BeyerDynamic has been building headphones and microphones since the company was founded in Berlin in 1924, and today the semi-open-back DT 880 PRO headphone is the second-from-the-top model in the firm’s lineup. In a sense, the DT 880 PRO combines design elements of two sister models, the closed-back DT 770 PROs and the top-of-the-line, open-back DT 990 PROs. For this reason, many knowledgeable enthusiasts consider the DT 880 PRO a “best of two worlds” design ideal for listening at home. As BeyerDynamic puts it, the DT 880 PRO combines the “strengths of open, transparent headphones with those of more powerful, closed headphones.”
My first and most lasting impression of the DT 880 PROs is that they offer wonderfully smooth, neutral tonal balance, meaning that they’re very “honest” ’phones that show you how recordings really sound, without adding colorful embellishments of their own. This is the sort of ’phone where it’s easy to get lost in the pure, clear sound of individual instrumental and human voices. The BeyerDynamics also offer quite good levels of clarity and resolution, although they do fall a couple of clicks short of the best models in this survey in terms of absolute openness and transparency. One caveat I should mention, though, is that the power hungry DT 880 PROs required much higher amplifier volume settings than other ’phones before they would truly “sing.”
As I listened to the DT 880 PROs, I found myself enchanted by their tonal neutrality, accuracy, and versatility; they bring a balanced, even-handed presentation that complements musical material of all kinds. For example, they have enough definition, dynamic moxie, and punch to handle the crunchy opening electric bass and guitar lines and deliberately raucous vocals of the title track of Nick Cave’s Dig, Lazarus, Dig!!! [Anti Records]. Yet they can turn on a dime to capture the suave sonorities of the London Symphony Orchestra as it creates a foundation above which violinist Hilary Hahn crafts sweet, soaring solo lines in her performance of Vaughan Williams’ The Lark Ascending [LSO/Colin Davis, Deutsche Grammophon]. No matter what kind of material I chose to play, the DT 880 PROs rarely put a foot wrong.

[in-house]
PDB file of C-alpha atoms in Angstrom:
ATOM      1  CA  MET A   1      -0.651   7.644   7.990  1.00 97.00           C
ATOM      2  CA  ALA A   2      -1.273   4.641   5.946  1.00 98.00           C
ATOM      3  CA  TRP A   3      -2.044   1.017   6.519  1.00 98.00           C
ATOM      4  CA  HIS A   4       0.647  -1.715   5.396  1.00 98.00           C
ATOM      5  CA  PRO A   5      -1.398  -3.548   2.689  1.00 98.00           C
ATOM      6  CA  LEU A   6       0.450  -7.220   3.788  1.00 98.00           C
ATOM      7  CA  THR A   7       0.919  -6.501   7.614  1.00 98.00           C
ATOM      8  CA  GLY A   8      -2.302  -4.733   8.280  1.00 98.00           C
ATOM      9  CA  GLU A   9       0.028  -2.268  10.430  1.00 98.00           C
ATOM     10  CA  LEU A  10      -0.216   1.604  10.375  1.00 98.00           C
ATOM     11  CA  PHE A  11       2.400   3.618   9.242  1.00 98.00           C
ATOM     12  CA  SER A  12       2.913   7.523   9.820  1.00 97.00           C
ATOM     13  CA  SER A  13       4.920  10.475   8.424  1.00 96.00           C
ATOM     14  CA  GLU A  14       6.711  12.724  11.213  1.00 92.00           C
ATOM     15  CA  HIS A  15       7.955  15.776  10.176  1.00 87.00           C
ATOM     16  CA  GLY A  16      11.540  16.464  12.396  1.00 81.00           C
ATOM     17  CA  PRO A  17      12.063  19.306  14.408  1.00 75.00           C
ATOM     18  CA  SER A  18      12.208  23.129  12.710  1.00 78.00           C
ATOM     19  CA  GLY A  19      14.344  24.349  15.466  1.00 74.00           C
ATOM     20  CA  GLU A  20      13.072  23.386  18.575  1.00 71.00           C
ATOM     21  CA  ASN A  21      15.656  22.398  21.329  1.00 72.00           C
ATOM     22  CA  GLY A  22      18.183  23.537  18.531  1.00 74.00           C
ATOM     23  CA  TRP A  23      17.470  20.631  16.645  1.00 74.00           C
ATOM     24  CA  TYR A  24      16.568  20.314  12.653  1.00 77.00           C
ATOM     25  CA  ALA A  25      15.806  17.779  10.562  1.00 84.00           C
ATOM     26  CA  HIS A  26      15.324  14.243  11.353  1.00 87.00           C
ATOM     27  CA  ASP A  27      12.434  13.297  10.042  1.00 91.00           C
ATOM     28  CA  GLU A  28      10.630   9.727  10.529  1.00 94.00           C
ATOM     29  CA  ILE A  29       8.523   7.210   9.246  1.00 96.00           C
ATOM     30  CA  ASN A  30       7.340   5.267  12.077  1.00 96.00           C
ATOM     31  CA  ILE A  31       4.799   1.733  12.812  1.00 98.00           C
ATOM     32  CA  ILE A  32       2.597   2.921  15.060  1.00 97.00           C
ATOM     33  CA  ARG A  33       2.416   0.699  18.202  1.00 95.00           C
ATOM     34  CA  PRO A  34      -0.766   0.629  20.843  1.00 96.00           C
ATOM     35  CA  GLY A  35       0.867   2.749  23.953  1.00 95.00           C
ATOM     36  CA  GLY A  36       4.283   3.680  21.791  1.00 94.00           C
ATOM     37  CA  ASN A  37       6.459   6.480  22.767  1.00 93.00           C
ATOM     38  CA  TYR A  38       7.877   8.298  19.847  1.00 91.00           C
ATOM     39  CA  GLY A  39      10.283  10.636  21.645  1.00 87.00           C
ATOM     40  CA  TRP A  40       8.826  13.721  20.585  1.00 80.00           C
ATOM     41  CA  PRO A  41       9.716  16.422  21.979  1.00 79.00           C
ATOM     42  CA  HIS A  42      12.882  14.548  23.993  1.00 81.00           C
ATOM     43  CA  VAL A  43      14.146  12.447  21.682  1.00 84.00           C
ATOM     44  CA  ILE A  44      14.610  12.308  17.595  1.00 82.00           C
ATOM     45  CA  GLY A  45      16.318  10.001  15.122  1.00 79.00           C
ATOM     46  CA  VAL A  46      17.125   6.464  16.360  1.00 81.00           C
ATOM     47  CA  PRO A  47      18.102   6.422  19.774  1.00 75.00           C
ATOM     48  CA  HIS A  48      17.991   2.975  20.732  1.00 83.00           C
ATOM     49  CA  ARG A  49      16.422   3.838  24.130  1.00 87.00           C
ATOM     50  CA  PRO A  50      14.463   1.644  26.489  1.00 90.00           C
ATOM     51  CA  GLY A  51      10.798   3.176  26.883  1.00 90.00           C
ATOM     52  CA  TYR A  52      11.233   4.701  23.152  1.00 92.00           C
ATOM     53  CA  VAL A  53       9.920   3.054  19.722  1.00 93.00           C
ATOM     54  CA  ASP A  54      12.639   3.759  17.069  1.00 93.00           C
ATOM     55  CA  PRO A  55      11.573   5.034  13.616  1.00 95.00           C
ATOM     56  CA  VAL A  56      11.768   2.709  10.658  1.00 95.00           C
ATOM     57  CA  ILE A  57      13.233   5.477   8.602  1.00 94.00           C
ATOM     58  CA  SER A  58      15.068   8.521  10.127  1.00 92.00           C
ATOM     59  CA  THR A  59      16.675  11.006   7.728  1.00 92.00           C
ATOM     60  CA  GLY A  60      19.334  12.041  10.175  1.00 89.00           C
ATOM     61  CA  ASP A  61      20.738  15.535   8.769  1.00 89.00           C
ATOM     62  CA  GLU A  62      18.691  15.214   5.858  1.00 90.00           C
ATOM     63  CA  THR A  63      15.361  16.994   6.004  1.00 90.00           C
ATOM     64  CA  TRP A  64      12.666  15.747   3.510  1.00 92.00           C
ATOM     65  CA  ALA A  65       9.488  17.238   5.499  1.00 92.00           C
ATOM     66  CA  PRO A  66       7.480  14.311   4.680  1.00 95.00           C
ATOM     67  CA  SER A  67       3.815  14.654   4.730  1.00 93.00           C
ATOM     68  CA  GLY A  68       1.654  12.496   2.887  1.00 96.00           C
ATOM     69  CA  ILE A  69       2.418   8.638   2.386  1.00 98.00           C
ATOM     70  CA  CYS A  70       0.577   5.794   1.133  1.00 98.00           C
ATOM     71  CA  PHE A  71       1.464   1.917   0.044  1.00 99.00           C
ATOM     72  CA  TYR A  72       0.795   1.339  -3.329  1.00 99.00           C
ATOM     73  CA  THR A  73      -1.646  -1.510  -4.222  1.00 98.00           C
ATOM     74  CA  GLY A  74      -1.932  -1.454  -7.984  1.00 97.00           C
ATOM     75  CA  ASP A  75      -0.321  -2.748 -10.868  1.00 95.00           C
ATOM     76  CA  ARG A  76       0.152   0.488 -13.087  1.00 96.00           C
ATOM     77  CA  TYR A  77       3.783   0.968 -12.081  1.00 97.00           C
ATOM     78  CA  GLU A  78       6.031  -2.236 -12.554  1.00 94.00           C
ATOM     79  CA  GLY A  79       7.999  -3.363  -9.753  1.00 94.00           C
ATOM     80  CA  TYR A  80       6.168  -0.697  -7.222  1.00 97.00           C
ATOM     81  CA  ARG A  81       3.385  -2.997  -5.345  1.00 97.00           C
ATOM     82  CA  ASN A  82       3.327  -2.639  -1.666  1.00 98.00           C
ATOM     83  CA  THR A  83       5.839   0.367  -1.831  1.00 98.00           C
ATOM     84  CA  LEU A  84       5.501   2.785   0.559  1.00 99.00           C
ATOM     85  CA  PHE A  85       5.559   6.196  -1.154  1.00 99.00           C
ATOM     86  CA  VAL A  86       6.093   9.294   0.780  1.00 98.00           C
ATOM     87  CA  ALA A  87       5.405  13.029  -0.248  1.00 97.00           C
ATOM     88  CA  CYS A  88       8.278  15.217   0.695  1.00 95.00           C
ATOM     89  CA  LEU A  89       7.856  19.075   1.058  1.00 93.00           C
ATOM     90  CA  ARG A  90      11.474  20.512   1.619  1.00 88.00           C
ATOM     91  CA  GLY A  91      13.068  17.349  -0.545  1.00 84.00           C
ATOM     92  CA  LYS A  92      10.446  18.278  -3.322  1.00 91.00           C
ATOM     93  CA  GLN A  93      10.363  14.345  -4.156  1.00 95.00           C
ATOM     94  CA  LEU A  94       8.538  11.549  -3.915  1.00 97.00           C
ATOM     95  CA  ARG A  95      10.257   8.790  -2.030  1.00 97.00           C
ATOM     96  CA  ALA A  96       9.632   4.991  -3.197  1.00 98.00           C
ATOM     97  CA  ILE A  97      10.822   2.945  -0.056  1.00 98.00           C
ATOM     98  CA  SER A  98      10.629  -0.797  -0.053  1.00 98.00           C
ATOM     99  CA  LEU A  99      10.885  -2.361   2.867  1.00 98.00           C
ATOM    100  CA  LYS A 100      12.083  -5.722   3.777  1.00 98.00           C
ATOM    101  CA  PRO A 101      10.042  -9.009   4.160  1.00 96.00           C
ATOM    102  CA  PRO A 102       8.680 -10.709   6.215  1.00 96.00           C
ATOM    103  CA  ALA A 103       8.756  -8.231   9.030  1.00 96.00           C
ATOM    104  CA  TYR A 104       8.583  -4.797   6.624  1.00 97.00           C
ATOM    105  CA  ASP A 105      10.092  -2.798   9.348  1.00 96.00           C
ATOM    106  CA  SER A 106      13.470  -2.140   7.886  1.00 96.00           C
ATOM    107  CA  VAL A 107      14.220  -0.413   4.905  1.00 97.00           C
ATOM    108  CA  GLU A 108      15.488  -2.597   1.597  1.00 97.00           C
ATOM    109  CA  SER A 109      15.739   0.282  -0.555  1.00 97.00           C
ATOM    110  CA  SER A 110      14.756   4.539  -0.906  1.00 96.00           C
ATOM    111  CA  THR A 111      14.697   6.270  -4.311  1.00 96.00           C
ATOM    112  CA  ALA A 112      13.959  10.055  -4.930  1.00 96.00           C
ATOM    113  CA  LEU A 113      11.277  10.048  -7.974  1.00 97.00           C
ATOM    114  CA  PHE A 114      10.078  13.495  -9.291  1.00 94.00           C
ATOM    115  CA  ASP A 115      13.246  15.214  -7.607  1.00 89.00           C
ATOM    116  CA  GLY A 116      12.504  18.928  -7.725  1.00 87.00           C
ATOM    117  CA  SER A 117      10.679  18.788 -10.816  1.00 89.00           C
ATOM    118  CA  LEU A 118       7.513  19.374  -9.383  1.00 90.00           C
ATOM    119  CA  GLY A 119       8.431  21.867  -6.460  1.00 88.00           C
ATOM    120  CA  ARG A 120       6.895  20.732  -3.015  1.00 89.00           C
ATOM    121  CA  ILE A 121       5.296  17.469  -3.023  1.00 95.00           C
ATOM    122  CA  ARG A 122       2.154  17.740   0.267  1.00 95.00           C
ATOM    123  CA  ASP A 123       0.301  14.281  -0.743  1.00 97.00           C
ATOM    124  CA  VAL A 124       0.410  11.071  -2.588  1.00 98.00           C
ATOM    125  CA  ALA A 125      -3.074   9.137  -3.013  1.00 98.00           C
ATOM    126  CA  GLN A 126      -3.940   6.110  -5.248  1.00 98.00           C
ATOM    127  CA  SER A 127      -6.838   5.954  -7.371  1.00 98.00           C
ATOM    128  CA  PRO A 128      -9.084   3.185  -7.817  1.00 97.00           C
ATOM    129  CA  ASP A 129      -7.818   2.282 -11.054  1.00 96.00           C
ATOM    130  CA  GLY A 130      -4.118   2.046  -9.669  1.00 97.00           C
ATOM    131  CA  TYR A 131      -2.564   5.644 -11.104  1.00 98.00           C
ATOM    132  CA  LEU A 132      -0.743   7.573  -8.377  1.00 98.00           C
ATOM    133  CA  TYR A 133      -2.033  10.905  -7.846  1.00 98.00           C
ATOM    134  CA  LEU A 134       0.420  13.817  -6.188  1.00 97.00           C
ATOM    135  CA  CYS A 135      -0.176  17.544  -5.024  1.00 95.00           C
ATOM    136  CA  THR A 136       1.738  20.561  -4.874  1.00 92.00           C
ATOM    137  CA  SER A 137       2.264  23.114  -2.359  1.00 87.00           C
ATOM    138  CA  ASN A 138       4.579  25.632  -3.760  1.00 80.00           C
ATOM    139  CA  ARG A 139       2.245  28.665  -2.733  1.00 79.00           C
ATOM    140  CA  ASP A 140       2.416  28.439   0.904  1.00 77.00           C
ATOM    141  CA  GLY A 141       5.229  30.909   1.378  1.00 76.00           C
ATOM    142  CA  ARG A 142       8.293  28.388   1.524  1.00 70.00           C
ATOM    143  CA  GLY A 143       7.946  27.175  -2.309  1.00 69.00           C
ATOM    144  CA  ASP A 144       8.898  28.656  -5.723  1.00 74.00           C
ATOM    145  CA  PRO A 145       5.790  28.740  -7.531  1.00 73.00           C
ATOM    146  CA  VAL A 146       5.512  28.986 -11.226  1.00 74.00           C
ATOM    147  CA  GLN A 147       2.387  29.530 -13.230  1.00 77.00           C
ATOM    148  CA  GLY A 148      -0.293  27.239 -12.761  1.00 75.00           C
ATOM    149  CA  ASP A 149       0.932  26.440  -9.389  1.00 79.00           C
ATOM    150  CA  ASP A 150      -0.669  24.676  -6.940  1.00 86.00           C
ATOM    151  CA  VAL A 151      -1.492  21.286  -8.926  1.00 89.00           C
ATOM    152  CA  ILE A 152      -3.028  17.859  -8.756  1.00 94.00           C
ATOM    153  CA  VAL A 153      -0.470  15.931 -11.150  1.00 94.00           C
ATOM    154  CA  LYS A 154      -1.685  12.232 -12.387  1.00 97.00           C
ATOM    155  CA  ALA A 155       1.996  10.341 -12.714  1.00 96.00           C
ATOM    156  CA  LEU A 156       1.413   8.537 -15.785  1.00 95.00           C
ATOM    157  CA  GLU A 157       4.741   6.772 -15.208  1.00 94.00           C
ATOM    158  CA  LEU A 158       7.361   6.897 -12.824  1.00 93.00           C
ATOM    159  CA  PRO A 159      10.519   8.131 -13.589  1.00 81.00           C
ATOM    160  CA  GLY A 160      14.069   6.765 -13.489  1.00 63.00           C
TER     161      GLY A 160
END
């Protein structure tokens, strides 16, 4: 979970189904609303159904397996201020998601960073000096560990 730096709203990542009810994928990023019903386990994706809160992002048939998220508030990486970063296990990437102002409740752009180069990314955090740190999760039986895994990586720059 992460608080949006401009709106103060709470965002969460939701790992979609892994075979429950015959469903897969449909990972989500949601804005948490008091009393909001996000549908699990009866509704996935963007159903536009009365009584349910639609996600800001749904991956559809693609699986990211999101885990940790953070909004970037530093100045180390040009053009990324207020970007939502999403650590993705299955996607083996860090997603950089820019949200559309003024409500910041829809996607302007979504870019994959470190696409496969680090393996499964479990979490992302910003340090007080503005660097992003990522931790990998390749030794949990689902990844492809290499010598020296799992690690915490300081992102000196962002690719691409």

One small shortcoming I noted, however, was that the DT 880 PROs could not quite capture extremely low-level details or the sense of high-frequency “air” surrounding musicians as well as the best phones in our group. But even so, these ’phones offer a good measure of clarity and great overall balance.
The DT 880 PROs offered better than average comfort. Hint: take time to adjust the DT 880 PRO’s sliding earpiece carriers to achieve a comfortable, relaxed fit. When you get the earpiece positioned right, you should feel very little pressure on the sides of your head.
The DT 880 PRO is a very well balanced performer that offers neutral tonal balance, an enchantingly “pure” sound, and a measure of clarity that falls only a few clicks short of the performance of the best $500 models. But plan on buying a gutsy headphone amp if you want to hear these ’phones sound their best.